Manchester City Council are reviewing a range of voluntary and community sector contracts/grants and are proposing to expand the use of volunteering as a way of reconciling increasing demand for social care support with cuts to social care funding.
This has triggered some concerns and debate within the VCS and within the Macc team about the proposed project that will ‘stretch their local offer on social care support, by expanding volunteering and community engagement’.
Using volunteers to stretch the council’s offer on social care support will provide new opportunities for volunteers as well as significant challenges, the greatest challenge being the economic climate. Ref: www.kingsfund.org.uk/publications/volunteering-health-and-care
We know that volunteers already provide a vital role in the personalisation and localism agendas and can improve the quality of care and support, especially when they are working across the boundaries of health and social care.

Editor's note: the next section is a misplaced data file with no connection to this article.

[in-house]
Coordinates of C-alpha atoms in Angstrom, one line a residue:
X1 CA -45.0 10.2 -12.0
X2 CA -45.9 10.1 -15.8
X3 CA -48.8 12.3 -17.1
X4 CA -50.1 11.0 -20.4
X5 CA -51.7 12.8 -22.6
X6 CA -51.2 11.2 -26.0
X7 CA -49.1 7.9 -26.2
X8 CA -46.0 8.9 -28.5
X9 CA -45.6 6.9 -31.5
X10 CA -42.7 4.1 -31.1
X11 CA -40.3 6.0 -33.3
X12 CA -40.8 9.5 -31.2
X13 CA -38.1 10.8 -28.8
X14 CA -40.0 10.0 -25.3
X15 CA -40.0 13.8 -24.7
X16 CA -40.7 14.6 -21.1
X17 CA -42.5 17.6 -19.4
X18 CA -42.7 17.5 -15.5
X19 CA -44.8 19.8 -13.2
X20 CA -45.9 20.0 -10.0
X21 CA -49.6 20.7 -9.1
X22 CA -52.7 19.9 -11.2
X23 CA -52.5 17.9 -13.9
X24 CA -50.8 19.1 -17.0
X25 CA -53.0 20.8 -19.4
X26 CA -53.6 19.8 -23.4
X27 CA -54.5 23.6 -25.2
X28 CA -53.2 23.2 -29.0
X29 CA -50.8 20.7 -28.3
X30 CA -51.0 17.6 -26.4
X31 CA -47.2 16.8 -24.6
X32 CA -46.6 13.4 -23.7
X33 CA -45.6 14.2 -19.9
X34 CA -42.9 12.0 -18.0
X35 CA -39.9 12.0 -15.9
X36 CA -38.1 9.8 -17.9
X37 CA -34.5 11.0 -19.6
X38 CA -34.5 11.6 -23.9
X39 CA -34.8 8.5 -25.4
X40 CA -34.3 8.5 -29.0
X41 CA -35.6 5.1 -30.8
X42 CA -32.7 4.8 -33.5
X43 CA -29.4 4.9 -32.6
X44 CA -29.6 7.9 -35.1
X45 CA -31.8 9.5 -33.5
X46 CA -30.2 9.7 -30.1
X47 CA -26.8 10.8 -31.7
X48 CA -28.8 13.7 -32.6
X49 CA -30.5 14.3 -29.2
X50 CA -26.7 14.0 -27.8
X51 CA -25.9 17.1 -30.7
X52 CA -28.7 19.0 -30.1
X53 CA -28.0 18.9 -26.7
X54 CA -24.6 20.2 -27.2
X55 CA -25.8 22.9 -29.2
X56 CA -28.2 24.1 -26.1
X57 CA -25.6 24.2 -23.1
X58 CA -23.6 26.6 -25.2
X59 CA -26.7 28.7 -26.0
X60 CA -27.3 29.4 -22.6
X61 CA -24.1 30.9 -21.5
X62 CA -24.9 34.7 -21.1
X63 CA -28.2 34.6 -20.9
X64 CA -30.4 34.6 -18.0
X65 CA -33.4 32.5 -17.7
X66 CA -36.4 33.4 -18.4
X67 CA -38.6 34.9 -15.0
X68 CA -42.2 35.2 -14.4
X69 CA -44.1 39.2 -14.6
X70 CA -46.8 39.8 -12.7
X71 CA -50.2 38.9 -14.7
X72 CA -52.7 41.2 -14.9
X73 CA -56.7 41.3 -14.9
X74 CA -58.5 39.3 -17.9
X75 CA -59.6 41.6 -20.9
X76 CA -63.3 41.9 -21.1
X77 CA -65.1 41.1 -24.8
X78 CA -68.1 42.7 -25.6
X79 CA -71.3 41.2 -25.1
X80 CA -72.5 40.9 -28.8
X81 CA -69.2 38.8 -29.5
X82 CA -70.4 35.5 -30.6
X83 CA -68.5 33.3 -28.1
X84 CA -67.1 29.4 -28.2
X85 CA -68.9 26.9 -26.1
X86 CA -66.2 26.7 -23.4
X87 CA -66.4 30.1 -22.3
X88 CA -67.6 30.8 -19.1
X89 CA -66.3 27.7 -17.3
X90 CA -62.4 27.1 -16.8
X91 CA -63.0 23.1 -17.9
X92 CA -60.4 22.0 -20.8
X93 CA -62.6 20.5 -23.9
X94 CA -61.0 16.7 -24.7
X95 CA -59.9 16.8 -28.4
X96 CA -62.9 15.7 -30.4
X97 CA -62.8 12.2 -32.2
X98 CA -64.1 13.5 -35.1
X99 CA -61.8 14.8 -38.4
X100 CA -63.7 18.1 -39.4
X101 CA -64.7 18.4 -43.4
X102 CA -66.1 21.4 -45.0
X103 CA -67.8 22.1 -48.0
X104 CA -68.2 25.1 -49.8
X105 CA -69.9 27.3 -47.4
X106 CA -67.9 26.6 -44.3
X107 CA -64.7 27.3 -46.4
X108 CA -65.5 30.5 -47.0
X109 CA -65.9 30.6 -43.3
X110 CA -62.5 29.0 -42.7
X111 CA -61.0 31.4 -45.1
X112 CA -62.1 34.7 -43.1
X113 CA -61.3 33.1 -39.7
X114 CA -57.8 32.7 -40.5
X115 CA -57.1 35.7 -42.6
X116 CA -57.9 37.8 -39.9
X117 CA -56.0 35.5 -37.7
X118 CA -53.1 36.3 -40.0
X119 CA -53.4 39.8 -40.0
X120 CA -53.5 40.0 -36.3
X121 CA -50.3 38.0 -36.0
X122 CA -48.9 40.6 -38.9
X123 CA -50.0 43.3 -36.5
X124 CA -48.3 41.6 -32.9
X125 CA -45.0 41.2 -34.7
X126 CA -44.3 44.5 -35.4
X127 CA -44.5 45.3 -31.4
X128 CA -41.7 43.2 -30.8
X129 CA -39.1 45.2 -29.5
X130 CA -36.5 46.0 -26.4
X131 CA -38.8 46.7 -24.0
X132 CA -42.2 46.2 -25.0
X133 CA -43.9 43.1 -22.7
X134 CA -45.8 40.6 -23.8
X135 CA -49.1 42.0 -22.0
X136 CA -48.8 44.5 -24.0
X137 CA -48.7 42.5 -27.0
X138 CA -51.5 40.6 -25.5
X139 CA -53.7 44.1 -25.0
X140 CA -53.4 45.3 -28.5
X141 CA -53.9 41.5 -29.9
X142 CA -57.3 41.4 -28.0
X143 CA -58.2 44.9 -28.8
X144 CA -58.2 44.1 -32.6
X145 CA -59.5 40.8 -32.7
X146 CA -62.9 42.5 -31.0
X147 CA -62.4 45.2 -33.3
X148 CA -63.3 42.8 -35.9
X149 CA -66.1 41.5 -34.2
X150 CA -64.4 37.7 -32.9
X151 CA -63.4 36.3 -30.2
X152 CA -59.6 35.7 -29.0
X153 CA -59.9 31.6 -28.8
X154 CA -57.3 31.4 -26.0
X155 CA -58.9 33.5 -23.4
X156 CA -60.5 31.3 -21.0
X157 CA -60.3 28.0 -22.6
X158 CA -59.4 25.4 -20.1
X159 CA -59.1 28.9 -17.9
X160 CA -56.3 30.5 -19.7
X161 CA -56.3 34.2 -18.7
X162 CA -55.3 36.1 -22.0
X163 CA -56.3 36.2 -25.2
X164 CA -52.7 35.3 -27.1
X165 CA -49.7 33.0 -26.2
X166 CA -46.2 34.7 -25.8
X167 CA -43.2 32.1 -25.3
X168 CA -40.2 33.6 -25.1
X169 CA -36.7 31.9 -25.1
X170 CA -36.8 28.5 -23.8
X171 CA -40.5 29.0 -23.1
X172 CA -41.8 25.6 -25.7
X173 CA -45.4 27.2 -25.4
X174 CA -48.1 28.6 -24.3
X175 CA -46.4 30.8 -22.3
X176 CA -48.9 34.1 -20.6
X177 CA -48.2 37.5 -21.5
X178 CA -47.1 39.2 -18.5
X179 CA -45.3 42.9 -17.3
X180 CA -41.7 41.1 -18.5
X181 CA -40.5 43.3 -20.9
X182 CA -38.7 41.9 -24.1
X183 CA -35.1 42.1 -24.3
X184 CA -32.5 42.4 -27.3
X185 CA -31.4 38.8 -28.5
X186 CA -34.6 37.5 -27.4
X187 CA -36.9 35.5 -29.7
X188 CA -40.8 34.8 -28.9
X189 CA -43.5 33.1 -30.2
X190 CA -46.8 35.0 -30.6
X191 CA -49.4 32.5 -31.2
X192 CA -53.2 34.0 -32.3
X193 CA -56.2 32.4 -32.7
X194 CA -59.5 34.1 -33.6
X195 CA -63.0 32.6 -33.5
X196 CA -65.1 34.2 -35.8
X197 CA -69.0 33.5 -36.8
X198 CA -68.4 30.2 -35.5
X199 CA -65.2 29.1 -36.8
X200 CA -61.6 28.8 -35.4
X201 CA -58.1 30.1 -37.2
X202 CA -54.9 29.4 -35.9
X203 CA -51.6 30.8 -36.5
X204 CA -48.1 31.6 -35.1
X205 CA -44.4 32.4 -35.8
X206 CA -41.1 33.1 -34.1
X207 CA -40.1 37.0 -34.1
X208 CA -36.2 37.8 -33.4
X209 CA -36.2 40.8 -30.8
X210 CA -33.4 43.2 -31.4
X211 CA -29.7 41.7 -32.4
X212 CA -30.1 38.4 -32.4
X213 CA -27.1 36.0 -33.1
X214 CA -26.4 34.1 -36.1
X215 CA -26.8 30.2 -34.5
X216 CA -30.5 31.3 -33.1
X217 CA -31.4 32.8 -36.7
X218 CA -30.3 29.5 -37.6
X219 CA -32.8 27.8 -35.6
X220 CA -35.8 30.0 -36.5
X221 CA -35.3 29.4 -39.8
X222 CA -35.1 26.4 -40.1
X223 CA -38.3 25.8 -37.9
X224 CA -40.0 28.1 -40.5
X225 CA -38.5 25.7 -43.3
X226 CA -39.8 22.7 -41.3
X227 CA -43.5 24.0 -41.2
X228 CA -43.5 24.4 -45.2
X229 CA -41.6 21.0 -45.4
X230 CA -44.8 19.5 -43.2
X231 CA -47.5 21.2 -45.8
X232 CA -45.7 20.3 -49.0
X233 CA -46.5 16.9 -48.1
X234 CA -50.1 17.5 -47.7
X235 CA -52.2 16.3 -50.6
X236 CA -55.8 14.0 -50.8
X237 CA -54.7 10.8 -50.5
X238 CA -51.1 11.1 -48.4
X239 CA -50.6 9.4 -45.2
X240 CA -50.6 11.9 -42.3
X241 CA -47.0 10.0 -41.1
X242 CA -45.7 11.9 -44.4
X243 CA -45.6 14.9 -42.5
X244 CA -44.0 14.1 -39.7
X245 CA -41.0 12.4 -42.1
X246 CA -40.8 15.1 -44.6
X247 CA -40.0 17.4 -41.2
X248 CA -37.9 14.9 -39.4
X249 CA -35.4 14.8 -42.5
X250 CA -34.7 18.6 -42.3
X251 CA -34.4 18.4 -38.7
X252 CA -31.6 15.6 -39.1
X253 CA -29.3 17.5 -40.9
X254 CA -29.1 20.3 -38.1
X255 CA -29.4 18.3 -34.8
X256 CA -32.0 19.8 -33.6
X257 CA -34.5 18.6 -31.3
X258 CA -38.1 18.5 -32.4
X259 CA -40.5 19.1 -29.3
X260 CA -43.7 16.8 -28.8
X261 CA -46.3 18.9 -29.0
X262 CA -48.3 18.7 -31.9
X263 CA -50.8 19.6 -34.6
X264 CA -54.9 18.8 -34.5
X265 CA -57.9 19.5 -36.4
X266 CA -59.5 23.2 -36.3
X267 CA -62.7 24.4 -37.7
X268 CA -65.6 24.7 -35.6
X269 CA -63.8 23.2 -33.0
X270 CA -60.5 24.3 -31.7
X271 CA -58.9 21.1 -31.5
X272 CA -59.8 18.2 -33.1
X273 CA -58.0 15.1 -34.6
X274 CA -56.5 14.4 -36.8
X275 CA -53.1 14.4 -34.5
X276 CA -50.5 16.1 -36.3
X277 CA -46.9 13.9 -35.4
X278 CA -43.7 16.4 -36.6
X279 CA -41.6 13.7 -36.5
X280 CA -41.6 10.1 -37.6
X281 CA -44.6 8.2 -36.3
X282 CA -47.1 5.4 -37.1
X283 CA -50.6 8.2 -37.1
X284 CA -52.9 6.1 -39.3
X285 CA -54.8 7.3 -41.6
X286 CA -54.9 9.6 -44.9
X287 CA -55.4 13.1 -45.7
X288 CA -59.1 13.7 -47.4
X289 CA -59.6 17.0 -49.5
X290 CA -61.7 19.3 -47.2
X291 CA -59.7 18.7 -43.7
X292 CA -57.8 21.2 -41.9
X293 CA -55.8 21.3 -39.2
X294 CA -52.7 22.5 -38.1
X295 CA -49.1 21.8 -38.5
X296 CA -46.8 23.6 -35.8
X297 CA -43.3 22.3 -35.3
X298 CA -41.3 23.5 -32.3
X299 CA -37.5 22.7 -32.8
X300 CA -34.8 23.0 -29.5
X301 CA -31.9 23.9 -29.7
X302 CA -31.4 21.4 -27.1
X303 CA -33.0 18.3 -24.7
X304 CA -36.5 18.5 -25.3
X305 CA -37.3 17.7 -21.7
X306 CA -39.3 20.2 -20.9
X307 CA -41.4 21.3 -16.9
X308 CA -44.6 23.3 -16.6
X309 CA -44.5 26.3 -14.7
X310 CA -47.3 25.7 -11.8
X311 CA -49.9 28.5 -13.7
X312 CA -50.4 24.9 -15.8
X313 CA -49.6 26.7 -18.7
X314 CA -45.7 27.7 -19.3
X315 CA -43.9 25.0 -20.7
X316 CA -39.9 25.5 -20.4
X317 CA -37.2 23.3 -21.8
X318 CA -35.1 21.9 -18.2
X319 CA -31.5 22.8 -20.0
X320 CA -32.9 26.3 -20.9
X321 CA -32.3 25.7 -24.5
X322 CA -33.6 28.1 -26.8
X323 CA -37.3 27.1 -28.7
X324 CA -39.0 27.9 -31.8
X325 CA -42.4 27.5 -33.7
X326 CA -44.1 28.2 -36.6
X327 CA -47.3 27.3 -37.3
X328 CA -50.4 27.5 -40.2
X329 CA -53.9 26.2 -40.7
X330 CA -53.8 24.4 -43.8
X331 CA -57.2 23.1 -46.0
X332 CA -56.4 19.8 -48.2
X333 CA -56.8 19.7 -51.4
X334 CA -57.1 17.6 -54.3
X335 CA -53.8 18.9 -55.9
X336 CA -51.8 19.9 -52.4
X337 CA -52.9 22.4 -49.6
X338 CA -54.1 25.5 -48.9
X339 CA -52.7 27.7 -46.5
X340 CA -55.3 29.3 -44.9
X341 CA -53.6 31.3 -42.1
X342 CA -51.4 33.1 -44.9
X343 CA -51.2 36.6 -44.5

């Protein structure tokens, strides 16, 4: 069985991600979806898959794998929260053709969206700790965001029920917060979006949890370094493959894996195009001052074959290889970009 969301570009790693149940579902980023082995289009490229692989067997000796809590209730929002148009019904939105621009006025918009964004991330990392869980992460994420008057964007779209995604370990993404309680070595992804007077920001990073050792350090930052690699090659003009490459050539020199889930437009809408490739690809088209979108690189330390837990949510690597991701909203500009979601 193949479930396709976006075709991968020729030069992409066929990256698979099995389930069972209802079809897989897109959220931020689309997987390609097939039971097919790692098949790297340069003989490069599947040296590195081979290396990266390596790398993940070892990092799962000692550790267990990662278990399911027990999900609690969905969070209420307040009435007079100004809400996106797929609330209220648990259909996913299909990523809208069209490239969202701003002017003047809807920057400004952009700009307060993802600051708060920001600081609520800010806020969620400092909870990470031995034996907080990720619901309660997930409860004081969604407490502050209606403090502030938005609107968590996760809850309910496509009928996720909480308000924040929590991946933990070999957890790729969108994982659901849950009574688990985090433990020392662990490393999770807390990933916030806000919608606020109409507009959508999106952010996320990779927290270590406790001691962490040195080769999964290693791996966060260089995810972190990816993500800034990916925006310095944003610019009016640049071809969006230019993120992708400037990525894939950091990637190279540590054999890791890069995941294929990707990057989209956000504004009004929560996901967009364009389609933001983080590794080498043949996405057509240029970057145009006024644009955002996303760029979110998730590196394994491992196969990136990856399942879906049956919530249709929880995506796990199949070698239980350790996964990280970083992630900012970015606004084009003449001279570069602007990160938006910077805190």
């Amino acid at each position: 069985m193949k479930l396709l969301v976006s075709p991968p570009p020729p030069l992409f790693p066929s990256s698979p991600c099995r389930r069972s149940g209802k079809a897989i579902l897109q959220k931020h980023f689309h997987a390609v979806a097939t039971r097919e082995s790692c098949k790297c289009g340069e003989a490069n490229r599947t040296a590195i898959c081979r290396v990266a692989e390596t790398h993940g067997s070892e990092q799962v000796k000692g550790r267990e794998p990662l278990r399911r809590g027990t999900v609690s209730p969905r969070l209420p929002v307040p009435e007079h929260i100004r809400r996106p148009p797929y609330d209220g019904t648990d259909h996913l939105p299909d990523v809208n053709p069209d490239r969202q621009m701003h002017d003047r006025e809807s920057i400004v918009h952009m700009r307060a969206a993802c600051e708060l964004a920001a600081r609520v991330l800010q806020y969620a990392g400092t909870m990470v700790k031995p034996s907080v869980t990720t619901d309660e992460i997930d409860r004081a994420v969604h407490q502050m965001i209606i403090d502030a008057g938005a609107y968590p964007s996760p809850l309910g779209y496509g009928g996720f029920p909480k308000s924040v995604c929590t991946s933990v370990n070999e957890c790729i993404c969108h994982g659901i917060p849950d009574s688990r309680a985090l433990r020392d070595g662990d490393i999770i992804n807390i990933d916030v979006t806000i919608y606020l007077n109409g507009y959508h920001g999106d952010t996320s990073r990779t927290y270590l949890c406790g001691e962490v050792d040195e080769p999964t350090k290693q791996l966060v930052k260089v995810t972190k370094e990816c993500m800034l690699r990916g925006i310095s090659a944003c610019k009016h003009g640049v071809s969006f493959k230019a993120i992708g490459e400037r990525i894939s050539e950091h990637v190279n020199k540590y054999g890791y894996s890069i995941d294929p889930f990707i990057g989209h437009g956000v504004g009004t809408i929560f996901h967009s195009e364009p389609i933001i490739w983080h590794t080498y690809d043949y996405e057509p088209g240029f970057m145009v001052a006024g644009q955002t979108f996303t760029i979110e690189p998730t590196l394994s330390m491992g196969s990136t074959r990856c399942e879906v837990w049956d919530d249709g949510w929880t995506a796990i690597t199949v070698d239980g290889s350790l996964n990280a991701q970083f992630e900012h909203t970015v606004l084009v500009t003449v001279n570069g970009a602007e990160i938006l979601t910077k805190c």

Following the cuts in public spending the Council say they need to achieve further savings in the social care budget and at the same time, reduce demand for services. As well as meeting gaps in social care needs, can volunteering be utilised to help reduce the demand for services in the first place?
We need to clarify what we mean when we talk about volunteering. Should we include peer mentoring and the idea of active citizenship approaches, alongside more traditional volunteering as part of an approach to creating more resilient communities? Can volunteers improve quality of care and reduce short-term costs, without replacing paid staff from the public sector, or is ‘replacing paid staff’ just a red herring?
We agreed at Macc that we need a more strategic approach to volunteering and this will require input from a number of different stakeholders. We also want to contribute to the debate with the City Council about ‘stretching their local offer on social care’ To make an informed contribution we would welcome views from the VCS, especially organisations who support volunteering in health, social care and wellbeing. Please email your comments directly to email@example.com or post your comments below.